Resveratrol Inhibits Paraquat-Induced Oxidative Stress and Fibrogenic Response by Activating the Nuclear Factor Erythroid 2-Related Factor 2 Pathway
Receptor Biology Laboratory, Toxicology and Molecular Biology Branch, Health Effects Laboratory Division, National Institute for Occupational Safety and Health, Centers for Disease Control and Prevention, Morgantown, West Virginia 26505, USA. Journal of Pharmacology and Experimental Therapeutics
(Impact Factor: 3.97).
04/2012; 342(1):81-90. DOI: 10.1124/jpet.112.194142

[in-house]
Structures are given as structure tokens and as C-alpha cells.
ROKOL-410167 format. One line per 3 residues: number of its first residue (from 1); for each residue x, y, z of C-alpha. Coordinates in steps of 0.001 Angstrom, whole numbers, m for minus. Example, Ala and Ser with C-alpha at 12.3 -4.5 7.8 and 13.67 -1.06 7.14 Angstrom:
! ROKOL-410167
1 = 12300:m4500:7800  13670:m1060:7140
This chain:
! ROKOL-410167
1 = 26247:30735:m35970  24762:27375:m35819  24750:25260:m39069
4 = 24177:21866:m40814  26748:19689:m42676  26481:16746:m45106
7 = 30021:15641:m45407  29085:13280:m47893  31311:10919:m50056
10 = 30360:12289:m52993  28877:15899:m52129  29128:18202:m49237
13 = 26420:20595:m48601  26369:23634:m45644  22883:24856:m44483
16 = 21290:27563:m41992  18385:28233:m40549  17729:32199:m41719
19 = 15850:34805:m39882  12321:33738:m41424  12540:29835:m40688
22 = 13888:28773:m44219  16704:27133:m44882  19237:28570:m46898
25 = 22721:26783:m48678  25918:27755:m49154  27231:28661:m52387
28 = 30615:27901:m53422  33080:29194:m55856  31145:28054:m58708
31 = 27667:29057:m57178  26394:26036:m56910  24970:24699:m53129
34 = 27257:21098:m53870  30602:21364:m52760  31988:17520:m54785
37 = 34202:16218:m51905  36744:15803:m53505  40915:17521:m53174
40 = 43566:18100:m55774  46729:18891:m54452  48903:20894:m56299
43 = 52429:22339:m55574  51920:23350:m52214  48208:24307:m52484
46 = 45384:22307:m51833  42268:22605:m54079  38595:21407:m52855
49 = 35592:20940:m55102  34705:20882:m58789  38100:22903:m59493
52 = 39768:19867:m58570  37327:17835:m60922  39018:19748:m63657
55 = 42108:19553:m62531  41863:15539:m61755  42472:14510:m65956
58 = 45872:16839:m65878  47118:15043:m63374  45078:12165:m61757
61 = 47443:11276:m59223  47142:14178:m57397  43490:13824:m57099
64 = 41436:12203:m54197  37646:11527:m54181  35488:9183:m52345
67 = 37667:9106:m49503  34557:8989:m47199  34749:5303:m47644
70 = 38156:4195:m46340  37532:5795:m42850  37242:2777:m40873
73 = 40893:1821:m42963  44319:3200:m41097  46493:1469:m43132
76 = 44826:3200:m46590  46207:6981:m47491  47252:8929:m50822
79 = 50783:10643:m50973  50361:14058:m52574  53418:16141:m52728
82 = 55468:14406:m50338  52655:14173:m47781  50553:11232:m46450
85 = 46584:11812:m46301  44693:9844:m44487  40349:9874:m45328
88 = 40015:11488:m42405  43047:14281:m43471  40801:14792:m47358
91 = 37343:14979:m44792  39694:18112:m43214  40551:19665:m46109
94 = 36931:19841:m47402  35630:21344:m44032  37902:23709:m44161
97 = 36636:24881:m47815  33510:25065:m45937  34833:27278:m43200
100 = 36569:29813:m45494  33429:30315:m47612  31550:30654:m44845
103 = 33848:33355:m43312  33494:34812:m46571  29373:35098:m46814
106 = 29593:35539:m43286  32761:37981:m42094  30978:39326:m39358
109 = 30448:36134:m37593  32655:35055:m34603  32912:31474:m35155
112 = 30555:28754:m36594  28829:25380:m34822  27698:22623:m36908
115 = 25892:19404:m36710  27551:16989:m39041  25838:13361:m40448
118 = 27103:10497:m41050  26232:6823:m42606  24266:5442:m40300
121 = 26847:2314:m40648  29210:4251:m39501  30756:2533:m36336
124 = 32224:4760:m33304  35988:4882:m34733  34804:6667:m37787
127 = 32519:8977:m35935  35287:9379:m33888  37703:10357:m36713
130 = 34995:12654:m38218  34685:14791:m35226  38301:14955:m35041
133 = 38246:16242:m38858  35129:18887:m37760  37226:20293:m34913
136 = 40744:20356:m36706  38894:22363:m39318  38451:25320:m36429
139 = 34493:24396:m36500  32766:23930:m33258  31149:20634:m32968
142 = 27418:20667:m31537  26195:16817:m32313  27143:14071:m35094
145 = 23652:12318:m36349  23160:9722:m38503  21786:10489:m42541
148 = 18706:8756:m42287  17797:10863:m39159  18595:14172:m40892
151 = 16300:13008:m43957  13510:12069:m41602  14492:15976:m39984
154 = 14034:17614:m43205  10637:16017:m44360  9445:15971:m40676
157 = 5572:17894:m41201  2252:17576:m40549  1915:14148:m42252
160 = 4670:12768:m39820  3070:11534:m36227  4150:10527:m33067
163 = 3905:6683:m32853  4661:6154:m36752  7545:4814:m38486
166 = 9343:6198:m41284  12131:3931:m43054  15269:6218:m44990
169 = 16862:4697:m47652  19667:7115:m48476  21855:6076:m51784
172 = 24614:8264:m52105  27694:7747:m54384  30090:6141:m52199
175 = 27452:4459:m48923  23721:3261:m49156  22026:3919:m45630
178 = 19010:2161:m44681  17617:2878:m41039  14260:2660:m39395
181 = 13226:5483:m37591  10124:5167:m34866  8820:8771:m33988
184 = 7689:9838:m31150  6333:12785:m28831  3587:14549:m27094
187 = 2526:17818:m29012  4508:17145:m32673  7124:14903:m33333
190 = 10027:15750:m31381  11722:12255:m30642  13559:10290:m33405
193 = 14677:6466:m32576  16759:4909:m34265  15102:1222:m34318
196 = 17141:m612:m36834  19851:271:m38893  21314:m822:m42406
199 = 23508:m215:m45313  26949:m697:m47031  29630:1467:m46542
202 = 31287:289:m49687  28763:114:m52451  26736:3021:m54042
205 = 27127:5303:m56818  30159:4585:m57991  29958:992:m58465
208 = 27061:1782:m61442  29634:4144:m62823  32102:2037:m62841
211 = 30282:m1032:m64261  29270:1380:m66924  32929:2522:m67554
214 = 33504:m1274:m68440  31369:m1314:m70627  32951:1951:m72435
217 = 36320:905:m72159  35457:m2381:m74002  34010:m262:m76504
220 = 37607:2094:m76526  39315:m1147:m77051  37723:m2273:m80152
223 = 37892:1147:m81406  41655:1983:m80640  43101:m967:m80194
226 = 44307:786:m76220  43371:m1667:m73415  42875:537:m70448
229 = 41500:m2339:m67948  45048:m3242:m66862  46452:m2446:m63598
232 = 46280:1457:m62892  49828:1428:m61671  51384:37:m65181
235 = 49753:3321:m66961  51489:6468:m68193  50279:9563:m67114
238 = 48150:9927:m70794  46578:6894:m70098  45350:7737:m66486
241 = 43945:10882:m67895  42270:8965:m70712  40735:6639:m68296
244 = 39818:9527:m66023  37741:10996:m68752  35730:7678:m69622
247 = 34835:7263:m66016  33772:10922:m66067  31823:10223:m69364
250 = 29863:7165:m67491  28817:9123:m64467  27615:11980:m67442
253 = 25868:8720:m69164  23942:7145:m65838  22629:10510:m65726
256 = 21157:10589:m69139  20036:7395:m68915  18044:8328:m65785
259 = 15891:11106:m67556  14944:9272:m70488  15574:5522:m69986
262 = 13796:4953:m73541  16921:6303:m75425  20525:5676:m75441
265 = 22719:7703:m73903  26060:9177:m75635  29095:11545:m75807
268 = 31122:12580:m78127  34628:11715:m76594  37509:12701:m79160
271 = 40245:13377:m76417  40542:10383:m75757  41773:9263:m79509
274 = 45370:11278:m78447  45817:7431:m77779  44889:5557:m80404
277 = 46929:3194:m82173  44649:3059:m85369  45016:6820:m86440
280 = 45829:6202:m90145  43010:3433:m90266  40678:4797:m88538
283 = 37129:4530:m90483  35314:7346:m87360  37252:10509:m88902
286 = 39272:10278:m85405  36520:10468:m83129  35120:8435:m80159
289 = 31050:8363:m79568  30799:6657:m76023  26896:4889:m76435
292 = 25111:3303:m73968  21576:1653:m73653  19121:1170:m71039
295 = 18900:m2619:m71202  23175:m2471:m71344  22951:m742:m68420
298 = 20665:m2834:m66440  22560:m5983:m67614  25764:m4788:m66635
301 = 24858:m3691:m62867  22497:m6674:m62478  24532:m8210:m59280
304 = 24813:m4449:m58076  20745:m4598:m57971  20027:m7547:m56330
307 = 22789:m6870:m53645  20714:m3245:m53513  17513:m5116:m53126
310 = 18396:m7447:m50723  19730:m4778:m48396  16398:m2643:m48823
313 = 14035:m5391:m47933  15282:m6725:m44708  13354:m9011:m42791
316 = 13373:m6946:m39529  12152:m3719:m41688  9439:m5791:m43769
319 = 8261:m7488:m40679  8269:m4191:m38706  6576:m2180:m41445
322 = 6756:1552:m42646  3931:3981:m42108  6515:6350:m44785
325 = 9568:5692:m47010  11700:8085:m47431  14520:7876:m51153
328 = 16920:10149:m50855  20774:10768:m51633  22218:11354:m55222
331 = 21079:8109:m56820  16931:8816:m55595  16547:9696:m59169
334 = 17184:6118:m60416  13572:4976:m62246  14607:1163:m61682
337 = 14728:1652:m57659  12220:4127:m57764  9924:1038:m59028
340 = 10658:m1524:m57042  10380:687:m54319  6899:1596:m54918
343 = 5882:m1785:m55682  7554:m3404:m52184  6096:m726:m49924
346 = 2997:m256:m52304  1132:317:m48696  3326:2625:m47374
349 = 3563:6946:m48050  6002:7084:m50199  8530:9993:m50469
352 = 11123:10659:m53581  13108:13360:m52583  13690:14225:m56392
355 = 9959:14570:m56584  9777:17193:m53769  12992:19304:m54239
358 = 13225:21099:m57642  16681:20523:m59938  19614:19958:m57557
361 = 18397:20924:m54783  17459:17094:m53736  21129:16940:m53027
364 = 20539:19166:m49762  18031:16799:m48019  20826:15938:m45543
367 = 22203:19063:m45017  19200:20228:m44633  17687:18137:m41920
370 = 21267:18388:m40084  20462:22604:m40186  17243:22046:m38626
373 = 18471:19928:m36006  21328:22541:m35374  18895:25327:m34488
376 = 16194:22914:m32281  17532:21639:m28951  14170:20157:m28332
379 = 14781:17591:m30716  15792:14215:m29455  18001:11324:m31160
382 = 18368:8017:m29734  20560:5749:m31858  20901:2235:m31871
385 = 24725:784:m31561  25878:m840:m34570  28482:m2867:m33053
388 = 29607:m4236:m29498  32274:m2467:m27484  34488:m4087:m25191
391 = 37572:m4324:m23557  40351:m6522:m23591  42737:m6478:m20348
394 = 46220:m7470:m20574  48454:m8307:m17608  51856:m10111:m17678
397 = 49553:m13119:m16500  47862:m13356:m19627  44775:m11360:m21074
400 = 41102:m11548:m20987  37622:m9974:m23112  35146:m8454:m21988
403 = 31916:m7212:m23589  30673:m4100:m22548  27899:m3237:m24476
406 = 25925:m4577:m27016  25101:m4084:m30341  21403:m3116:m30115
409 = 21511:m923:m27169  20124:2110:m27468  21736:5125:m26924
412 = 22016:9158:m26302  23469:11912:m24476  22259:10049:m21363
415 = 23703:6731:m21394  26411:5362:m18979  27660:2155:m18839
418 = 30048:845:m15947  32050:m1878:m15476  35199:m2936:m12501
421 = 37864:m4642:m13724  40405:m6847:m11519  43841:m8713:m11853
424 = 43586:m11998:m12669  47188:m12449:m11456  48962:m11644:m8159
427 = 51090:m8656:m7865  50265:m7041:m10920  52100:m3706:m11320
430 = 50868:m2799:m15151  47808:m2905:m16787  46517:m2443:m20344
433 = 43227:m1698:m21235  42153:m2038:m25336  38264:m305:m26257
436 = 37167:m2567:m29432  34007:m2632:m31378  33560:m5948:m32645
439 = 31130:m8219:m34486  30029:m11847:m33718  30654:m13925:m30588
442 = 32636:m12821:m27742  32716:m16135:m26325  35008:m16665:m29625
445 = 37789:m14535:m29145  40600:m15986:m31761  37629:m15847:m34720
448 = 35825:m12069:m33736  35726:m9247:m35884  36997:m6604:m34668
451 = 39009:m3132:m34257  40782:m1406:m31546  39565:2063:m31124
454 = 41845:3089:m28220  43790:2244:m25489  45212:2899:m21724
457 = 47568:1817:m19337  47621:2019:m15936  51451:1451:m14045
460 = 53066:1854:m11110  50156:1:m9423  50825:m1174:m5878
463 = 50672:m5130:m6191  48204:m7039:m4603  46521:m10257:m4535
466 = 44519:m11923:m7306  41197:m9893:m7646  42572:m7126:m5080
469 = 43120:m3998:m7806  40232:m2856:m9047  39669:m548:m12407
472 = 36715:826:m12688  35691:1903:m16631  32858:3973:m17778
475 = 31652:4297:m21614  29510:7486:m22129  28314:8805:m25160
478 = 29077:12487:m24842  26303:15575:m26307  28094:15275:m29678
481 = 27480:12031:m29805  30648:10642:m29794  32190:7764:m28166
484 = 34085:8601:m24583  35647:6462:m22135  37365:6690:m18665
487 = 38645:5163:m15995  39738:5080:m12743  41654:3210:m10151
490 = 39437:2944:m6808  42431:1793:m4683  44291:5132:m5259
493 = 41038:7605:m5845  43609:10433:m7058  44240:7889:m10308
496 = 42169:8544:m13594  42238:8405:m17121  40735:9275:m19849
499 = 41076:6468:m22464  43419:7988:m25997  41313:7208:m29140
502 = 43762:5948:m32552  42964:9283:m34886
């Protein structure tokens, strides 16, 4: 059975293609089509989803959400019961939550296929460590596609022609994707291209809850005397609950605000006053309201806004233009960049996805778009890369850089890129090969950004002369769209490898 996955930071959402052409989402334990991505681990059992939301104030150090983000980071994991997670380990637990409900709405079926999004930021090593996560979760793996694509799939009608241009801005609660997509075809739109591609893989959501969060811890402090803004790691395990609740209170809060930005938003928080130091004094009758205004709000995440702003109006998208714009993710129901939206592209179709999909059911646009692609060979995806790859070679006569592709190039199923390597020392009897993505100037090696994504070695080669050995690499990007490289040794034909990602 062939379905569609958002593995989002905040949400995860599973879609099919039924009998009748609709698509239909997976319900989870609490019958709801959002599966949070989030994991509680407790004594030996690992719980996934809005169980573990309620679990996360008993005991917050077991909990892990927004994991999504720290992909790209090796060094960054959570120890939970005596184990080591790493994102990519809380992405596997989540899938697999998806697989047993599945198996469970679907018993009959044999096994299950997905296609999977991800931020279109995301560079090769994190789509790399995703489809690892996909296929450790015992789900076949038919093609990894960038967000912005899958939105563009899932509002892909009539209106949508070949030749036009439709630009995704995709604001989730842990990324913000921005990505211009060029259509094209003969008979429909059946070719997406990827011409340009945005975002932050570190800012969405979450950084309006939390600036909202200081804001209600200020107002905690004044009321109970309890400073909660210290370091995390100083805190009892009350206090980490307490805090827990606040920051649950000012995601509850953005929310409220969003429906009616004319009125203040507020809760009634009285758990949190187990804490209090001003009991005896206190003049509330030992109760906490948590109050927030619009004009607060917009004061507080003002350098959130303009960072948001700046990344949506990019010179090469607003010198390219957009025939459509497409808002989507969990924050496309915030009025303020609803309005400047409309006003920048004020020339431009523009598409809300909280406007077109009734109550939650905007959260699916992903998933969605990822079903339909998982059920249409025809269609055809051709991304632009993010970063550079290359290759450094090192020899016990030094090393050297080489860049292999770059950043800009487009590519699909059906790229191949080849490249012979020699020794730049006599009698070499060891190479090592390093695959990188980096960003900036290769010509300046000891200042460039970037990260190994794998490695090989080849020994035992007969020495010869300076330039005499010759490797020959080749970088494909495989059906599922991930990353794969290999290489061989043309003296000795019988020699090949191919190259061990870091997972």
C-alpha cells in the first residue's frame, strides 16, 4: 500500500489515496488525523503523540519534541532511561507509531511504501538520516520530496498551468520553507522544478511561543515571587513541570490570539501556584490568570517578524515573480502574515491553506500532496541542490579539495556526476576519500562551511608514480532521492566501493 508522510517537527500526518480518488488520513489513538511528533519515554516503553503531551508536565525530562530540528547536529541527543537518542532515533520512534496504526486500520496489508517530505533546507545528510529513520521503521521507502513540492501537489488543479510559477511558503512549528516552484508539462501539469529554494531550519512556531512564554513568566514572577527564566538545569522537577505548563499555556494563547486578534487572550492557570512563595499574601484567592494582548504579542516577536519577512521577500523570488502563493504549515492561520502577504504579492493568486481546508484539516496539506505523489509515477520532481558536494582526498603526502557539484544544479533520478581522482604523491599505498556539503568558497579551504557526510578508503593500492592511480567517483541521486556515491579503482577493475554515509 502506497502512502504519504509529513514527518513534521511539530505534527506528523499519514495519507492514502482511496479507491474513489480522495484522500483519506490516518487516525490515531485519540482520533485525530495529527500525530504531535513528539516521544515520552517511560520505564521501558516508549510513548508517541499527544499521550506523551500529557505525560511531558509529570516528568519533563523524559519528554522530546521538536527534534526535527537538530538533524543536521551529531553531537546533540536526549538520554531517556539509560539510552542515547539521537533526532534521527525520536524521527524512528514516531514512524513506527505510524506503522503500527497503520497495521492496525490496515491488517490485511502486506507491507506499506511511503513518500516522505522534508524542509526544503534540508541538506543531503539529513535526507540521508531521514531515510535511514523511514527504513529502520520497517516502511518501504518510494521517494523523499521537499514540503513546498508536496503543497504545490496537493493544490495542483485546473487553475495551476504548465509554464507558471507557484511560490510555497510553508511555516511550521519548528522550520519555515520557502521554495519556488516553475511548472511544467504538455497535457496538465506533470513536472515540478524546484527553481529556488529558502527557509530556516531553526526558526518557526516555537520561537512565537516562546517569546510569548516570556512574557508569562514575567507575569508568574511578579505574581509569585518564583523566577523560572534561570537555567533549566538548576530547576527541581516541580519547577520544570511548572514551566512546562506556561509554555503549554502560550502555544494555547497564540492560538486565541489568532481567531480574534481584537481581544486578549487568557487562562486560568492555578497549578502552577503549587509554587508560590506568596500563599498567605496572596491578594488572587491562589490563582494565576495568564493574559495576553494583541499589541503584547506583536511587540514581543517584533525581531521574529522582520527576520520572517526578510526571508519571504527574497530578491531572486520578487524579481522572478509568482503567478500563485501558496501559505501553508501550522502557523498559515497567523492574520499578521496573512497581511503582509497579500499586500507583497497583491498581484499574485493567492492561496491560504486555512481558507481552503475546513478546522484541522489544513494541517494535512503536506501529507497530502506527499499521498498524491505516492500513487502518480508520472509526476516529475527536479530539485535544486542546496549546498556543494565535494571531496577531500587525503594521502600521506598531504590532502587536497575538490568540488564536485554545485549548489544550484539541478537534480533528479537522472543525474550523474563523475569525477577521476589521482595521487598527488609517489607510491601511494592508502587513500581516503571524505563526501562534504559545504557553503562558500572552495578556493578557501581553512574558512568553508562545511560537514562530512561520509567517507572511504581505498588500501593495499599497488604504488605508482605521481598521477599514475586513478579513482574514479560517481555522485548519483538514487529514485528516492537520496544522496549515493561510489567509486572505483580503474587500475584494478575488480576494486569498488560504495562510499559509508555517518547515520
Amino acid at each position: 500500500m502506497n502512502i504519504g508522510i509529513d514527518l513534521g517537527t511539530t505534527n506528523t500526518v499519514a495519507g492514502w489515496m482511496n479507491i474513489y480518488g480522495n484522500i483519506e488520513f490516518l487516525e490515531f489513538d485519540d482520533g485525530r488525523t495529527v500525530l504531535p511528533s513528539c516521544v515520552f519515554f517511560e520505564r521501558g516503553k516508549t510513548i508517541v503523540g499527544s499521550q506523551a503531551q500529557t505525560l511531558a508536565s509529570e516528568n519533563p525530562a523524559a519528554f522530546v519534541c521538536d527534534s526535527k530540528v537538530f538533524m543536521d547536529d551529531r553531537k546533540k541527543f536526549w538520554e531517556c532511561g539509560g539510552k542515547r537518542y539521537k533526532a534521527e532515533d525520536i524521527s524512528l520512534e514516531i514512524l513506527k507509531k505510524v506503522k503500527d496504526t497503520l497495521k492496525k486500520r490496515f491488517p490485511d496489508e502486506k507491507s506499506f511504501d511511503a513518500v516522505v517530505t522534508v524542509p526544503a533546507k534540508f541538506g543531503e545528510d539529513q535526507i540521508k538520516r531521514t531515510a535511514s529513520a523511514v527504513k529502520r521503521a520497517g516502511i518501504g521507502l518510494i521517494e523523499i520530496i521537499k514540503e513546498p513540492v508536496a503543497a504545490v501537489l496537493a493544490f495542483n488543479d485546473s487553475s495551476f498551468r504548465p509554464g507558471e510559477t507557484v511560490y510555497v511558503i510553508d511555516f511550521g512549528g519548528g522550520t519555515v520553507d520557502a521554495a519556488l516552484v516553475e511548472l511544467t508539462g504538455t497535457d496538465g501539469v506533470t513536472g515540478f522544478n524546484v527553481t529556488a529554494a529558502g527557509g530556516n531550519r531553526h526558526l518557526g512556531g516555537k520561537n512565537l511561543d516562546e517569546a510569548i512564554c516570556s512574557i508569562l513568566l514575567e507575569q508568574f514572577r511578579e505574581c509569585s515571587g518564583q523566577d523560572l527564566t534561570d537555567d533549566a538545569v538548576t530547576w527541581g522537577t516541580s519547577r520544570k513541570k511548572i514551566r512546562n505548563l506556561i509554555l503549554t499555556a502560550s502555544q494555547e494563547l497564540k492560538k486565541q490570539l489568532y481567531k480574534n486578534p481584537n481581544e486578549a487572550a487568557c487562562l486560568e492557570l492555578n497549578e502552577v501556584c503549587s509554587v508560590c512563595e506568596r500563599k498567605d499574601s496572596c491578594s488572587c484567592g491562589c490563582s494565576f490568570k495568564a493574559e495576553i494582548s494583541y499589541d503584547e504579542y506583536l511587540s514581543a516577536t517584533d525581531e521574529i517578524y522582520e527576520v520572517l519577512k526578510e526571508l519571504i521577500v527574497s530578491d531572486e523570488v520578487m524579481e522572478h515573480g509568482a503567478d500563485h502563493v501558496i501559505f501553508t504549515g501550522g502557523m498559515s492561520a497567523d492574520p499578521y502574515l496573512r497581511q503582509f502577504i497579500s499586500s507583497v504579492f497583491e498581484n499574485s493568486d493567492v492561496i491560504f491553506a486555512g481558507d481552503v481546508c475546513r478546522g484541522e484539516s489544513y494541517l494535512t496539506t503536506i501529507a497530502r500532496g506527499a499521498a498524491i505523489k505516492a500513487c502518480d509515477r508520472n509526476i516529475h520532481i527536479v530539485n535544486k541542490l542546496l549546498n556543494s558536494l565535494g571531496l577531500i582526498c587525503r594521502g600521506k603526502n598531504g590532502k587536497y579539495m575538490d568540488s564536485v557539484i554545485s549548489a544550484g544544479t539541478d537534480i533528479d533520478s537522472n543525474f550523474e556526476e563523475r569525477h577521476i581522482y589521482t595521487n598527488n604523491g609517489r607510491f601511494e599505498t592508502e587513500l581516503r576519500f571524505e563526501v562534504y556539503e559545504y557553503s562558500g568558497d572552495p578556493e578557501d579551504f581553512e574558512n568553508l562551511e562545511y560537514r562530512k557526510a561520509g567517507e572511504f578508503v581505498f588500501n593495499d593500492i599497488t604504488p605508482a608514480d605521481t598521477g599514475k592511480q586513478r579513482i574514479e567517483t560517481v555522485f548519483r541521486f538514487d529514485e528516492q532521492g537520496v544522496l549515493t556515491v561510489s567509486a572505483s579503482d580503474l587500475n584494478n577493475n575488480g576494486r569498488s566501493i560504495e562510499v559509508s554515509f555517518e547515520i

Nuclear factor erythroid 2-related factor 2 (Nrf2) is an antioxidant-activated transcription factor that recently emerged as a critical regulator of cellular defense against oxidative and inflammatory lesions. Resveratrol (Res) is a natural phytoalexin that exhibits multiple therapeutic potentials, including antioxidative and anti-inflammatory effects in animals. Paraquat (PQ) is the second most widely used herbicide worldwide, but it selectively accumulates in human lungs to cause oxidative injury and fibrosis with high mortality. Here, we analyzed the molecular mechanism of the fibrogenic response to PQ and its inhibition by Res and Nrf2. PQ dose-dependently caused toxicity in normal human bronchial epithelial cells (BEAS-2B), resulting in mitochondrial damage, oxidative stress, and cell death. Res at 10 μM markedly inhibited PQ toxicity. PQ at 10 μM stimulated production of inflammatory and profibrogenic factors (tumor necrosis factor α, interleukin 6, and transforming growth factor β1) and induced the transformation of normal human lung fibroblasts (WI38-VA13) to myofibroblasts; both effects were inhibited by Res. Res strongly activated the Nrf2 signaling pathway and induced antioxidant response element-dependent cytoprotective genes. On the other hand, knockout or knockdown of Nrf2 markedly increased PQ-induced cytotoxicity, cytokine production, and myofibroblast transformation and abolished protection by Res. The findings demonstrate that Res attenuates PQ-induced reactive oxygen species production, inflammation, and fibrotic reactions by activating Nrf2 signaling. The study reveals a new pathway for molecular intervention against pulmonary oxidative injury and fibrosis.
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